Once on a ship to England, Lee met Judy Garland, who was traveling to perform in London, and her then husband, Sid Luft, who invited him to dine with them on the ship, and gave him tickets to watch her show at the Palladium theatre in London. Lee had a lifelong devotion to the star, and in the last year was mesmerized by the 2019 biopic, Judy, which won an Oscar for Renee Zellweger, whose uncanny performance as Garland was a constant topic of conversation for Lee.

One day in the late 1980’s, Lee saw an advertisement in a real estate brochure for a charming 1895 house in upstate New York. He phoned the agent, who promptly flew Lee up to Lockwood to see the house and he made an offer on the spot. The house became his happiest project. Lee spent as many days in Lockwood every year as the rent control agreement on his New York City flat would allow. He loved taking care of his garden, mowing the large lawn and watching the spring turn to summer and then to fall every year. Lee and Eddie hosted numerous friends from New York, and English relatives, who loved the landscape of the Southern Tier and seeing the sights: the Finger Lakes and New York wine country; plentiful antique markets; Watkins Glen State Park, with its numerous waterfalls; local theatrical productions in Owego and Elmira; the Tioga Downs raceway; the Corning Museum of Glass.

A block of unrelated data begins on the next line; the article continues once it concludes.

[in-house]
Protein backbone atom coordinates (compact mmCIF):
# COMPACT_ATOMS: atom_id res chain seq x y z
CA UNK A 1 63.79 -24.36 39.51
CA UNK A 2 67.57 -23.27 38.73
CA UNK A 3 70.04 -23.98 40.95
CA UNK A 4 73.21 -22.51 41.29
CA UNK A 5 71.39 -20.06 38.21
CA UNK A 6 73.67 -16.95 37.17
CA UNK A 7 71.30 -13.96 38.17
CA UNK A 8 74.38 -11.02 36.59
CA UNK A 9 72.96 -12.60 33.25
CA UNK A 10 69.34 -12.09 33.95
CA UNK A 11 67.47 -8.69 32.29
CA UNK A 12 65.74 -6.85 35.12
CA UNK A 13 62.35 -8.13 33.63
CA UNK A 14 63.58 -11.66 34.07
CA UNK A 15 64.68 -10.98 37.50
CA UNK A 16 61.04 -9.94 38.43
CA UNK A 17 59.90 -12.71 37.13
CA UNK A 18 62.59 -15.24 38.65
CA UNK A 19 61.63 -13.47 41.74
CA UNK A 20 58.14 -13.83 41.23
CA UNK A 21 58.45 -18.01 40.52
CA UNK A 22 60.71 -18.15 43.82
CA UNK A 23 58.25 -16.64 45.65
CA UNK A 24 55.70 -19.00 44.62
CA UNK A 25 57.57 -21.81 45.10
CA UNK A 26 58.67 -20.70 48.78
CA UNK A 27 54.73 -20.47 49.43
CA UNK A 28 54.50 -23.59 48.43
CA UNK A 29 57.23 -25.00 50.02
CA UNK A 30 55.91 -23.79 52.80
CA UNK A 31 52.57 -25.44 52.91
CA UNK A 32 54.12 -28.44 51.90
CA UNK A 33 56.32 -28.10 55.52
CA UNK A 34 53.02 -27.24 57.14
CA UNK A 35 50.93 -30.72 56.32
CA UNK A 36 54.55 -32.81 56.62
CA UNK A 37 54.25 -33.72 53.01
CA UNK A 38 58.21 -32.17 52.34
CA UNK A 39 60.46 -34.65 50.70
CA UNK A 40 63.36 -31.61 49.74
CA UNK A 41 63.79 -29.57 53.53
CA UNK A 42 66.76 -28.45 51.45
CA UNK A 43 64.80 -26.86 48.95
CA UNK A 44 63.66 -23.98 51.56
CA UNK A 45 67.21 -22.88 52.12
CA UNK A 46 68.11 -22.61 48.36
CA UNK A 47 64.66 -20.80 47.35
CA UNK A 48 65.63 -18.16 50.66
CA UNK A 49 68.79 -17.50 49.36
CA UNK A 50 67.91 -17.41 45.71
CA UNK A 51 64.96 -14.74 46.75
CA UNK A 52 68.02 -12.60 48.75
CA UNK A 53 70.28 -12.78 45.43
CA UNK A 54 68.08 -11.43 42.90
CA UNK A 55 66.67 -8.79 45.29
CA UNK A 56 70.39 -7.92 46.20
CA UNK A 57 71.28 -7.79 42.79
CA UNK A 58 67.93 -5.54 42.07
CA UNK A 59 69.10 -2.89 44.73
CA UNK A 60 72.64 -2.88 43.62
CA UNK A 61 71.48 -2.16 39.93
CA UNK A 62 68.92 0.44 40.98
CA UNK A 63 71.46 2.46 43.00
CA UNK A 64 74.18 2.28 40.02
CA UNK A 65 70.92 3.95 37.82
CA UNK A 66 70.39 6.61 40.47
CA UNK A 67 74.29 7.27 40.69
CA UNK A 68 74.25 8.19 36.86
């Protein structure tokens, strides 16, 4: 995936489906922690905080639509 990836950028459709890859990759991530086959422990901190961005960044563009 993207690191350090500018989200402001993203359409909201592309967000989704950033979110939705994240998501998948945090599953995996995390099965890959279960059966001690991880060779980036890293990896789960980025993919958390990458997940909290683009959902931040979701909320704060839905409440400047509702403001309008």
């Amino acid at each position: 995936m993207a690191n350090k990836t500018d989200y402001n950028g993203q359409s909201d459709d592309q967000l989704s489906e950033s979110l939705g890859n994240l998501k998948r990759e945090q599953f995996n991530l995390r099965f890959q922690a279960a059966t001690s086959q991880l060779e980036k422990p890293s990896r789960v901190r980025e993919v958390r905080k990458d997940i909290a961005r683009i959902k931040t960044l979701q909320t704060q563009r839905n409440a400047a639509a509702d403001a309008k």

Lee’s lifelong passion was movies. He grew up steeped in old Hollywood and the studio system stars. He had an encyclopedic knowledge of films from the 1940’s through the 1990’s – he could recall the directors and stars of nearly every film and could tell stories about the people and facts on the making of most every movie. Nearly every situation he encountered sparked recall of a film, as his friends can attest. He searched the flea markets upstate to add to his collection of thousands of VHS and DVD movies, and met his favorite bootleg film dealer in NYC’s Union Square every weekend he was in the city, weather permitting, to fill in his library of classic movies. On a lucky day he would be able to get copies of the Oscar-nominated shows, prior to the awards ceremony, for $1. Lee loved nothing more than sharing his movie expertise and insight with friends.

In recent years, Lee began capturing his reminisces on paper. At the closing of his memoir of living through the London bombing as a child during the war, he wrote: “World War II proved not to be the war to end all wars – far from it. They are given many other names, but the killing continues. Peace in our time? Let’s hope so.” This lovely, kind and gentle man will be remembered fondly by everyone whose lives he graced.

A memorial service to honor Lee’s life will be held on Wednesday, August 5, 2020 at 11:00 a.m. at Blauvelt Funeral Home, 625 Broad Street, Waverly, New York with Rev. Benjamin Lentz officiating. Those unable to attend the service, we will live stream the service at www.blauveltfuneralhome.com. Those wishing to send a message of sympathy to Lee’s family may visit our Facebook page or in “Obituaries” at www.blauveltfuneralhome.com.